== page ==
MADISON, Wis. (AP) – The Latest on court maneuverings in challenges to Wisconsin’s voter photo identification law (all times local):
Spokespeople for the state Justice and Transportation departments say they’re looking over a civil liberties group’s allegations that transportation officials aren’t issuing temporary identification for voting as promised.
The American Civil Liberties Union argued in court filings Friday that transportation officials haven’t followed through on a pledge that anyone who lacks supporting documents to obtain an ID from a Division of Motor Vehicles office can obtain a temporary voting ID. The ACLU demands the 7th U.S. Circuit Court of Appeals allow people who lack IDs to vote with affidavits or invalidate Wisconsin’s voter ID law completely.
Spokespeople for both the Justice and Transportation departments issued statements Friday saying only that they’re reviewing the filings.
A federal judge has ordered the state to investigate whether transportation officials have been denying people temporary photo identification to vote.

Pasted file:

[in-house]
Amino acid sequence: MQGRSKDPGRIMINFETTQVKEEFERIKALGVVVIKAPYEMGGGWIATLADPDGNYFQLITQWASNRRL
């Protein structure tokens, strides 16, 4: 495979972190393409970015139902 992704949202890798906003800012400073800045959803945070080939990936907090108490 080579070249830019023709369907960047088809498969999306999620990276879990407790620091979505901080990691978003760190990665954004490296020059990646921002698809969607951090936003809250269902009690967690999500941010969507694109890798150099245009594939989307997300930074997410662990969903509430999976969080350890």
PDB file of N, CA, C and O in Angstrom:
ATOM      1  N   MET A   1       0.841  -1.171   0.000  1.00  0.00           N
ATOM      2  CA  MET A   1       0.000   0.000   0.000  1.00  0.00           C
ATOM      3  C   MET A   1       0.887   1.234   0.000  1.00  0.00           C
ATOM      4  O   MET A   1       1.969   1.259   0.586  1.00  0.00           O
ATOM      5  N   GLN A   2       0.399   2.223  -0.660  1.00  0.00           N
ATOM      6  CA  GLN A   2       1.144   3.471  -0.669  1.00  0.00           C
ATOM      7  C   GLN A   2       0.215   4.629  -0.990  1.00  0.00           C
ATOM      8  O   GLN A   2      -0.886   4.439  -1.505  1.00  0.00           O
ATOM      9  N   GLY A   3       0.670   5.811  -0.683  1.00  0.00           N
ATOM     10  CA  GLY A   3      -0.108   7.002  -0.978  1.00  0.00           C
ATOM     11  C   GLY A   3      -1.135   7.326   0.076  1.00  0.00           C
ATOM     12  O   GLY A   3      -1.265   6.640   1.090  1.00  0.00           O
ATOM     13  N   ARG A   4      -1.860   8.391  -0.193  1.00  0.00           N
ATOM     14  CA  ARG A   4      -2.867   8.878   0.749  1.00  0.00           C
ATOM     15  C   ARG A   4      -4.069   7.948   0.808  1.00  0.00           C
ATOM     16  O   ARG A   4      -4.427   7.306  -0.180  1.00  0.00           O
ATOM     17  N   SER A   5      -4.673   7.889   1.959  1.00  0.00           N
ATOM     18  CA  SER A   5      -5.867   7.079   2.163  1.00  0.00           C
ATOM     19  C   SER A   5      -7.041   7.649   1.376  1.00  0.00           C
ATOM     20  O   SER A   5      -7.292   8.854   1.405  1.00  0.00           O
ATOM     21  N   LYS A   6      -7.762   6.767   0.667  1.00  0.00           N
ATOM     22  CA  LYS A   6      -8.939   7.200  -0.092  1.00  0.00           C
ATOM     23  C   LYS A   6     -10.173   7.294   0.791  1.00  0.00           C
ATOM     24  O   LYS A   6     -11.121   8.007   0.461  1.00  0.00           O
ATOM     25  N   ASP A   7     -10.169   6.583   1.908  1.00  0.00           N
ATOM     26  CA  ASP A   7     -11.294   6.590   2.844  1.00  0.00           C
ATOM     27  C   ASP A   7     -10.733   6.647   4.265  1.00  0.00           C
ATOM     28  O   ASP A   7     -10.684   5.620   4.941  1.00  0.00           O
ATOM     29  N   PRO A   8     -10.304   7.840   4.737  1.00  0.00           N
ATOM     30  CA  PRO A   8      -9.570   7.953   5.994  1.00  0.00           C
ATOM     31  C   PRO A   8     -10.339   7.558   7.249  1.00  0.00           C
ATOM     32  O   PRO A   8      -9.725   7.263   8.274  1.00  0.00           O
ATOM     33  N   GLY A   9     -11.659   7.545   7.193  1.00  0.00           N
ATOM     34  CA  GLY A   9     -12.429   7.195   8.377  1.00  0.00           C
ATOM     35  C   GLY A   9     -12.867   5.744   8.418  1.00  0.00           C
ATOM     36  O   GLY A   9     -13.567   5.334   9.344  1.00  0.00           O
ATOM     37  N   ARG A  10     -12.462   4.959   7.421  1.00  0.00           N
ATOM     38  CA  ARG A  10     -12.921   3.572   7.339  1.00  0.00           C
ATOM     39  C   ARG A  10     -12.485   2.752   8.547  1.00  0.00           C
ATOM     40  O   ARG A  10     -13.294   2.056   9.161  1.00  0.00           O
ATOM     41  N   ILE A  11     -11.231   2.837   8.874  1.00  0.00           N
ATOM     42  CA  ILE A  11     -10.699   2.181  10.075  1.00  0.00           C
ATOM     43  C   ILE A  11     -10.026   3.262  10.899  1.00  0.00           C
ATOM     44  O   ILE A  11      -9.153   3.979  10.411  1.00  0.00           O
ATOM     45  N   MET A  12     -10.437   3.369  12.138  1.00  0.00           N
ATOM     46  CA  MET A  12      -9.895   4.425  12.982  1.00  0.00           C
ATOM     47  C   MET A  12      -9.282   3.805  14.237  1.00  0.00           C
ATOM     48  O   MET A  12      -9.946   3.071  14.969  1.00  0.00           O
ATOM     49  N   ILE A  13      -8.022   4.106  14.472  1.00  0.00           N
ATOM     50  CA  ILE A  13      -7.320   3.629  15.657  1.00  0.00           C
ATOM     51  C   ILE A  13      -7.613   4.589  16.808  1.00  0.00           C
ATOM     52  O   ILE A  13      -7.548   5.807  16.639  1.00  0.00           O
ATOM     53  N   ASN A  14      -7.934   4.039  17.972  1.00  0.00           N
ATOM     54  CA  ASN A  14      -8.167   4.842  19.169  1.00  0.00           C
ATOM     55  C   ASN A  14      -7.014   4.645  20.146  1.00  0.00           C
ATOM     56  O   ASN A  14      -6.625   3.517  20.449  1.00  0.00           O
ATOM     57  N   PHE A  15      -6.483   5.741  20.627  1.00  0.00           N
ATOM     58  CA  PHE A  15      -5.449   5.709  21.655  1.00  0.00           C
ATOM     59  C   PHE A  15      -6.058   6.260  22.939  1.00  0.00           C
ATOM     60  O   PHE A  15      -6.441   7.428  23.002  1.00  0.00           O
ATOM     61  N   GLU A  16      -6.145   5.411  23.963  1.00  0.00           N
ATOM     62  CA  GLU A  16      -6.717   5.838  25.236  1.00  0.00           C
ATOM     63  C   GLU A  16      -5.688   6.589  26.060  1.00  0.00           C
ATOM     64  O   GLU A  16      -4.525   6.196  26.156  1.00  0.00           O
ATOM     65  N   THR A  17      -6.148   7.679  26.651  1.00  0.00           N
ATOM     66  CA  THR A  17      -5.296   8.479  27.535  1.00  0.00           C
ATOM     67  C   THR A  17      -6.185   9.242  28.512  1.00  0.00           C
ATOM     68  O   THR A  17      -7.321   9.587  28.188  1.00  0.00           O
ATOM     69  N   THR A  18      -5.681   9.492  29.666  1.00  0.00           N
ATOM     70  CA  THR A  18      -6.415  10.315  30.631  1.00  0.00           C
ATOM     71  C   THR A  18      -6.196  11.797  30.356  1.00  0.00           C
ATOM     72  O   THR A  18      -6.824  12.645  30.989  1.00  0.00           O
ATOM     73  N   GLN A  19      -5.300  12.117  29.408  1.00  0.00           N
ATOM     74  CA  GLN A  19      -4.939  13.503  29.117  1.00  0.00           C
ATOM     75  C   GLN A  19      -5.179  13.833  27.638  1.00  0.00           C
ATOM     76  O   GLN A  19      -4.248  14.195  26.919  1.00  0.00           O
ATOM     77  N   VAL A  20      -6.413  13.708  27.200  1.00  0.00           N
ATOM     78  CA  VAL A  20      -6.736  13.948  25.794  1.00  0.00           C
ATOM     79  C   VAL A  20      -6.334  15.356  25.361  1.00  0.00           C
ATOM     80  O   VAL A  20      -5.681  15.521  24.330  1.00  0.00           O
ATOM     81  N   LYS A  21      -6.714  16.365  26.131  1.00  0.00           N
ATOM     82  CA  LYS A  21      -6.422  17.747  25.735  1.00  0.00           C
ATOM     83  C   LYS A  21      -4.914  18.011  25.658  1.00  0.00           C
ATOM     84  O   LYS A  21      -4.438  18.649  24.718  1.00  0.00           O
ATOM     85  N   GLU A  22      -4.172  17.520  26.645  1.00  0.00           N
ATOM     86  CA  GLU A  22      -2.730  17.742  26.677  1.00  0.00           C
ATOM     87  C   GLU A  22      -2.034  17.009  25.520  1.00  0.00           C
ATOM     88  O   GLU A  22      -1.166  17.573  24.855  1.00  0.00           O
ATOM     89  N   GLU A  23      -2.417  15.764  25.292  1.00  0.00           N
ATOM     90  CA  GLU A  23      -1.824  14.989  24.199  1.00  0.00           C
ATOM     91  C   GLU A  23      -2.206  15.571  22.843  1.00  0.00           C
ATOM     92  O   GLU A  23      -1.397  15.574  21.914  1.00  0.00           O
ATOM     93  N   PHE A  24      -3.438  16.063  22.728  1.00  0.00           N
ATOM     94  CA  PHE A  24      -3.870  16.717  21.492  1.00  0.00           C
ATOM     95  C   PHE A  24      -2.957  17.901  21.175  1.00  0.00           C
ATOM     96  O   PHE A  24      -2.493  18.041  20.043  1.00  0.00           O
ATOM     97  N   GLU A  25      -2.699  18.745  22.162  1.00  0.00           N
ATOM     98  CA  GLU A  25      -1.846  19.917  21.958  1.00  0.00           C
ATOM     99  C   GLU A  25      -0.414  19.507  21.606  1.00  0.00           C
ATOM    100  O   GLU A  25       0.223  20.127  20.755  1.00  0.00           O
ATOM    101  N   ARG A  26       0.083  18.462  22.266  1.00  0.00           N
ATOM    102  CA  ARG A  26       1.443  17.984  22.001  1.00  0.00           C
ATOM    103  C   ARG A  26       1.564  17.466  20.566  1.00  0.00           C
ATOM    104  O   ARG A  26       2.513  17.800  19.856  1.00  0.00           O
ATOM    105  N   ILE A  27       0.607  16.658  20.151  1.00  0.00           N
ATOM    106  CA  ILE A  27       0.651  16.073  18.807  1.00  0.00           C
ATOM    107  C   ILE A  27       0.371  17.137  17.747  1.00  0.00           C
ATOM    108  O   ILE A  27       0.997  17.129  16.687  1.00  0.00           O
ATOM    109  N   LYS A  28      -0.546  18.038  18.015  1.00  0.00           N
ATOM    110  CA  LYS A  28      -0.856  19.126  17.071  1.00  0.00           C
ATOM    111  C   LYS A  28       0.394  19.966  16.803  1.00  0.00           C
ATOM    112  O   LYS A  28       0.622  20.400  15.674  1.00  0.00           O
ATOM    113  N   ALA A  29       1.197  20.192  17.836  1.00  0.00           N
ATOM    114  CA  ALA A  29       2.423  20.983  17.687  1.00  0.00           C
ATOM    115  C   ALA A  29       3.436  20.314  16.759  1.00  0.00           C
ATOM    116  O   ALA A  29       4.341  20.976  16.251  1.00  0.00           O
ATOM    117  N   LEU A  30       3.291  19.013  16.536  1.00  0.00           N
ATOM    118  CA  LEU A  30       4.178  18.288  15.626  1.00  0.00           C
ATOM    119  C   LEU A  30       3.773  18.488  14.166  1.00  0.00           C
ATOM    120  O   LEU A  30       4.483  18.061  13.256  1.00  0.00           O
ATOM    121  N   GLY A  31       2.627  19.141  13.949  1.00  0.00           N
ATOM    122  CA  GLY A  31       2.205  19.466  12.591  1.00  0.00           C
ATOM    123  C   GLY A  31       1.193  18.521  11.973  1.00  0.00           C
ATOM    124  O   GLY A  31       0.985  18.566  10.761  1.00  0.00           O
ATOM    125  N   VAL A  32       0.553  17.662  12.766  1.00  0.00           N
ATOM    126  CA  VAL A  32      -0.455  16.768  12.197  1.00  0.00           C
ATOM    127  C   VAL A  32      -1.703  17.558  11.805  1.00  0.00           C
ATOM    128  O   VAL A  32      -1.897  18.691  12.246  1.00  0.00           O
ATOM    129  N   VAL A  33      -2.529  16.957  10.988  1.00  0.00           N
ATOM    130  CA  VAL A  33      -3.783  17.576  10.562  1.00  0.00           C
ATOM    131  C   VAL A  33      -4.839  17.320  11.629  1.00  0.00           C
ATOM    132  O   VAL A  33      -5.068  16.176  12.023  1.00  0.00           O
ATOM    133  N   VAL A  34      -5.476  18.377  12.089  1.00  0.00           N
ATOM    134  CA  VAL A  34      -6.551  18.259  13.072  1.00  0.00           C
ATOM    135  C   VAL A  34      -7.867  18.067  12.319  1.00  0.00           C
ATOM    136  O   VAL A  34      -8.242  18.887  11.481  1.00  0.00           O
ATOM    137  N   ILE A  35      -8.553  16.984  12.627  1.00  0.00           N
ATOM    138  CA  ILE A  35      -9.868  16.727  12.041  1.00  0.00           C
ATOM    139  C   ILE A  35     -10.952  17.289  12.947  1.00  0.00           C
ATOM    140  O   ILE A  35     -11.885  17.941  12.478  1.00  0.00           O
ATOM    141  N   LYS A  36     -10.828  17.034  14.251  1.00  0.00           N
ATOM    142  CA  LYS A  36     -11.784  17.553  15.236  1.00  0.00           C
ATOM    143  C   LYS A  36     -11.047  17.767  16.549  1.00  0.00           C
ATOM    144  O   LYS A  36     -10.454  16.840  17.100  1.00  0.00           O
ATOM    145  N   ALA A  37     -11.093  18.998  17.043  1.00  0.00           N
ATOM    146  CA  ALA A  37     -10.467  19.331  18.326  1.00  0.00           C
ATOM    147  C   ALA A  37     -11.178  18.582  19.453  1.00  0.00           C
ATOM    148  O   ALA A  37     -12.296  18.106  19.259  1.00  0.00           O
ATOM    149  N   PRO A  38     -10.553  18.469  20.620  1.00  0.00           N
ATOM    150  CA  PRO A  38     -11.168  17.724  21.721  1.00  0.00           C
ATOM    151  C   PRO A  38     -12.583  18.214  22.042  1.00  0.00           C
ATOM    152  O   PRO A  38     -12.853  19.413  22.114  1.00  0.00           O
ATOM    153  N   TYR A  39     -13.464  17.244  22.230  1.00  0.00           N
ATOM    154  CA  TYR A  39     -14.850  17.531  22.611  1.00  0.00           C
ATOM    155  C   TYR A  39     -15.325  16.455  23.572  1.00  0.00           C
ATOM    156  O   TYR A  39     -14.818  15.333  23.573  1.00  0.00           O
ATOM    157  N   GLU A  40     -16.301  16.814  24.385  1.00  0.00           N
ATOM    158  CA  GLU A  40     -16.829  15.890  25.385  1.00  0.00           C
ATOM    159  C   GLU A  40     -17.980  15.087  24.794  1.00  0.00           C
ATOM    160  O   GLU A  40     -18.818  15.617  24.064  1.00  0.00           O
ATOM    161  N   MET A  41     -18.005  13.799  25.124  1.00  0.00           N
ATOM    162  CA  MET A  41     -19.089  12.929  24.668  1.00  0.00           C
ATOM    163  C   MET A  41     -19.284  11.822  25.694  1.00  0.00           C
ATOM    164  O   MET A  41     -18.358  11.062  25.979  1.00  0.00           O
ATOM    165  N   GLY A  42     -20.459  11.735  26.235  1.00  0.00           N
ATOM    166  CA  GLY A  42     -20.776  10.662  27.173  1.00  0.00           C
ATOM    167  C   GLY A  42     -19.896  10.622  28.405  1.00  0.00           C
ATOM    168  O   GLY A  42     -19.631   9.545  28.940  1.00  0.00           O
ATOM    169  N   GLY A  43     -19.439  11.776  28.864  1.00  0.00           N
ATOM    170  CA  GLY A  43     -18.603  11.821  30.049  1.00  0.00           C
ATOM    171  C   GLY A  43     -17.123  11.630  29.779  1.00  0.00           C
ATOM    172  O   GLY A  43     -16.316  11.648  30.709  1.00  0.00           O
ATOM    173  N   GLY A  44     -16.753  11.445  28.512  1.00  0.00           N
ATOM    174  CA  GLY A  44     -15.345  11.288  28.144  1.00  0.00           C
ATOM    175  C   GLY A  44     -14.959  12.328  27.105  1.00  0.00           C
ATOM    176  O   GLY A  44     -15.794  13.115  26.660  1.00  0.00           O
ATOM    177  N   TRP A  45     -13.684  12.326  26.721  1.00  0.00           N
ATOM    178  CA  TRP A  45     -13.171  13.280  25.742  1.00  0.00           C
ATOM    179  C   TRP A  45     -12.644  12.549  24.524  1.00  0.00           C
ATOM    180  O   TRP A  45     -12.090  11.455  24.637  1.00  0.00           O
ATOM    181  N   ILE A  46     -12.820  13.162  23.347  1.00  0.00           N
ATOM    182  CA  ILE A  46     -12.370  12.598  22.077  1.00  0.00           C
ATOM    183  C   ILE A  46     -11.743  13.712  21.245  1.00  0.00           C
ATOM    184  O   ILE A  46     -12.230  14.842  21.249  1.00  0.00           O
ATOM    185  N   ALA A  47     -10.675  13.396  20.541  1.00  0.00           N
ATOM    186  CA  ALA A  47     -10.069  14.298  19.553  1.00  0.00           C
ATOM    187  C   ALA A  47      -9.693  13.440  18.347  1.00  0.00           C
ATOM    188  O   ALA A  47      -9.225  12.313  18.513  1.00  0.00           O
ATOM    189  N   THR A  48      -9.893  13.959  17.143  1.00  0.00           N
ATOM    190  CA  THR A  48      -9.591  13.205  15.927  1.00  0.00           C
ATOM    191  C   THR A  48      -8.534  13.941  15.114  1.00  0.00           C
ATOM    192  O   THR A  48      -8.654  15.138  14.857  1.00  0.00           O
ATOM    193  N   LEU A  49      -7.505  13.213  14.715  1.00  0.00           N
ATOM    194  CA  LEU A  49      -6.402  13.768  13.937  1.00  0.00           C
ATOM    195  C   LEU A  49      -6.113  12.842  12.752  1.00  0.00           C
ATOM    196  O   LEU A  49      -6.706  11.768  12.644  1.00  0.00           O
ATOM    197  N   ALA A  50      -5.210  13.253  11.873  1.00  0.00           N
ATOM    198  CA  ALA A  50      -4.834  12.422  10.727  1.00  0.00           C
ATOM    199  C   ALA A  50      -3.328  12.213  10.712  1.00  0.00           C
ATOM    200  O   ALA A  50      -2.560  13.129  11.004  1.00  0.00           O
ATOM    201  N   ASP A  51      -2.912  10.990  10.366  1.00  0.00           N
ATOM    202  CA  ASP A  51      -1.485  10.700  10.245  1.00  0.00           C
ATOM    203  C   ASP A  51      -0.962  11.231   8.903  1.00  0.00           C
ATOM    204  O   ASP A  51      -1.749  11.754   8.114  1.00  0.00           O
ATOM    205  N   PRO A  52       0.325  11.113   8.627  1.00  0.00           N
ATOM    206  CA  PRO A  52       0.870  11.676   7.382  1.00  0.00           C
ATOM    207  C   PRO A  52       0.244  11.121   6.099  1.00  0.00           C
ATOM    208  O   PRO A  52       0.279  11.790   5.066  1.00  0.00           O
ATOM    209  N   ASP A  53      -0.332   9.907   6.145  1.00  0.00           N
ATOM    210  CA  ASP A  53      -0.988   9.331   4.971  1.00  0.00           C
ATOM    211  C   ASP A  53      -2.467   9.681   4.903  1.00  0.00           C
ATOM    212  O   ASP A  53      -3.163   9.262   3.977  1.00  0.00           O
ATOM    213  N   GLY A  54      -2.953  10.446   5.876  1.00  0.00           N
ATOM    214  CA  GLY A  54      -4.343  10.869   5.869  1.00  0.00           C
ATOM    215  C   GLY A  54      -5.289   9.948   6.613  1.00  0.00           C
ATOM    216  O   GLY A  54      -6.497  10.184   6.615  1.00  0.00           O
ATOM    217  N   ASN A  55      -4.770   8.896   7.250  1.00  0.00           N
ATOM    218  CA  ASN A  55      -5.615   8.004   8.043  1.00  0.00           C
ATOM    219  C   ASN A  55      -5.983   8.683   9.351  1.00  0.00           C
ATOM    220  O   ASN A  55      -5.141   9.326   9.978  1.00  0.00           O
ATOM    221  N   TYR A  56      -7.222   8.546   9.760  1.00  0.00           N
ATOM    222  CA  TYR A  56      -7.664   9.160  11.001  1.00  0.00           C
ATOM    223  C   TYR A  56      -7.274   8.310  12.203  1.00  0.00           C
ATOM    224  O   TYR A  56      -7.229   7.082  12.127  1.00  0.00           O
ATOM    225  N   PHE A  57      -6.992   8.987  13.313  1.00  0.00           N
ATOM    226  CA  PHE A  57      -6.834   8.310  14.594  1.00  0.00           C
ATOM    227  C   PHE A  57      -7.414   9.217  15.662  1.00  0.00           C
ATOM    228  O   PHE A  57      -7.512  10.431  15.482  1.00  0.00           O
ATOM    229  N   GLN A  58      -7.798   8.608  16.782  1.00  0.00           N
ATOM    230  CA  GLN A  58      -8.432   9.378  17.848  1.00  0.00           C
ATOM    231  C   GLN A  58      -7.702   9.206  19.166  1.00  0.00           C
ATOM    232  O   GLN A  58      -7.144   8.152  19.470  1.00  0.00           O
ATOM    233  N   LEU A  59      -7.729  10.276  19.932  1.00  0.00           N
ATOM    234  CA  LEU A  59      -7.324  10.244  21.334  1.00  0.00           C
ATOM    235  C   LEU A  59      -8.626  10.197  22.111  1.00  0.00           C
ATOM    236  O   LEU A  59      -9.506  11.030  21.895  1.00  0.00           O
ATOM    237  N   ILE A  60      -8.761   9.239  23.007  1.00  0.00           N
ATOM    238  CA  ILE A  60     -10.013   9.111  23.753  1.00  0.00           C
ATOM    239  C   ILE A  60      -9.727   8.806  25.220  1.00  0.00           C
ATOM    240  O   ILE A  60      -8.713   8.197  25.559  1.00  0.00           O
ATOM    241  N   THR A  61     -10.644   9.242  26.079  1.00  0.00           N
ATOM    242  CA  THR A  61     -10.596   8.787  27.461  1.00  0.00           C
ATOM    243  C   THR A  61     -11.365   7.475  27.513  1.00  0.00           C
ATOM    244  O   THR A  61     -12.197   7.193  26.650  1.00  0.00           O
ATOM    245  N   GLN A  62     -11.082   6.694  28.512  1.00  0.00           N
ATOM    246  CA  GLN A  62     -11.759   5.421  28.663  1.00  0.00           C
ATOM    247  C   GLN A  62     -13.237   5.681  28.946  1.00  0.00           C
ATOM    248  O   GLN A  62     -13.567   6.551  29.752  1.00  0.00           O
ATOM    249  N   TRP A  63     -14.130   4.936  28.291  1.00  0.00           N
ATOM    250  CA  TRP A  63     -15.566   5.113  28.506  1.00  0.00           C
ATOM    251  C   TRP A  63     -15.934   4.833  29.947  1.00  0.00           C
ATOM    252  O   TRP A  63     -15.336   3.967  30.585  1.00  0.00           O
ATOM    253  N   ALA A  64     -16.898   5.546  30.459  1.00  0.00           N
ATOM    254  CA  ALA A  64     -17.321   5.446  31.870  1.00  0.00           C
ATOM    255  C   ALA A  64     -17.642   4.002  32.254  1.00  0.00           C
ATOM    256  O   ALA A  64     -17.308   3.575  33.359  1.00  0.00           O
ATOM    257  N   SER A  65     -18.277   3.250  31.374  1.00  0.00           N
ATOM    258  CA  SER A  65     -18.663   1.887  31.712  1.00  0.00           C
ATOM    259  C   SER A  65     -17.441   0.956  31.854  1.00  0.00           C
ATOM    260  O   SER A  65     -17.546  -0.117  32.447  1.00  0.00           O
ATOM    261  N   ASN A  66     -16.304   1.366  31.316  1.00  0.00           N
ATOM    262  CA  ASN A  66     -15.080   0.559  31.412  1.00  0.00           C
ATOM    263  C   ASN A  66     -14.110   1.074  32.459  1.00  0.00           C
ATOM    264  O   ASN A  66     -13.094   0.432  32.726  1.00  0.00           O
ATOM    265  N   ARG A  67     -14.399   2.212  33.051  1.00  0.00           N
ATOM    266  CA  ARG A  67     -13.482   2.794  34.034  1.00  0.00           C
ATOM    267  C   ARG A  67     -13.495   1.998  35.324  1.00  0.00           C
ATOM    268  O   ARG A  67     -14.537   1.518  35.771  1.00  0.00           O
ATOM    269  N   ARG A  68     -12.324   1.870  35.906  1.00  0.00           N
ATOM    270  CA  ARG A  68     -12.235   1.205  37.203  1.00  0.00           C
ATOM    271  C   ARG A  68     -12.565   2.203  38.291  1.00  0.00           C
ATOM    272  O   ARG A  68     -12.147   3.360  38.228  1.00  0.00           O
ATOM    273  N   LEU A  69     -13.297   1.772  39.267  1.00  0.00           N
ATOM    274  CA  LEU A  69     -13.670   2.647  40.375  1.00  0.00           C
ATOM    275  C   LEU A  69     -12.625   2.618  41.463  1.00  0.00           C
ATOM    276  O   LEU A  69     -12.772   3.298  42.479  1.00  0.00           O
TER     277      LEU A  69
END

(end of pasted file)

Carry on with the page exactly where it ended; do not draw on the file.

U.S. District Judge James Peterson issued the order Friday. Peterson in July ordered the state to quickly issue credentials valid for voting to anyone trying to obtain a free photo ID for voting but lack the underlying documents such as birth certificates.
The Milwaukee Journal Sentinel and The Nation reported Thursday that state transportation officials refused to issue a temporary ID to a man because he lacked a birth certificate.
Peterson’s order Friday requires the state to investigate the allegations and report back to him by Oct. 7.
A civil liberties group says the state Department of Transportation isn’t issuing temporary identification for voting as promised.
The American Civil Liberties Union argued in court filings Friday that the agency hasn’t followed through on a pledge that anyone who lacks the proper supporting documents to obtain a state photo ID card can obtain a temporary ID for voting if they visit a Division of Motor Vehicles office and begin a petition process for obtaining a card with whatever documentation they have.
The ACLU alleges the DMV has failed to tell applicants the petition process exists, applicants have had to make multiple visits to DMV posts and workers incorrectly told people they need proof of identity to initiate the process.
A DOT spokeswoman didn’t immediately return a message.
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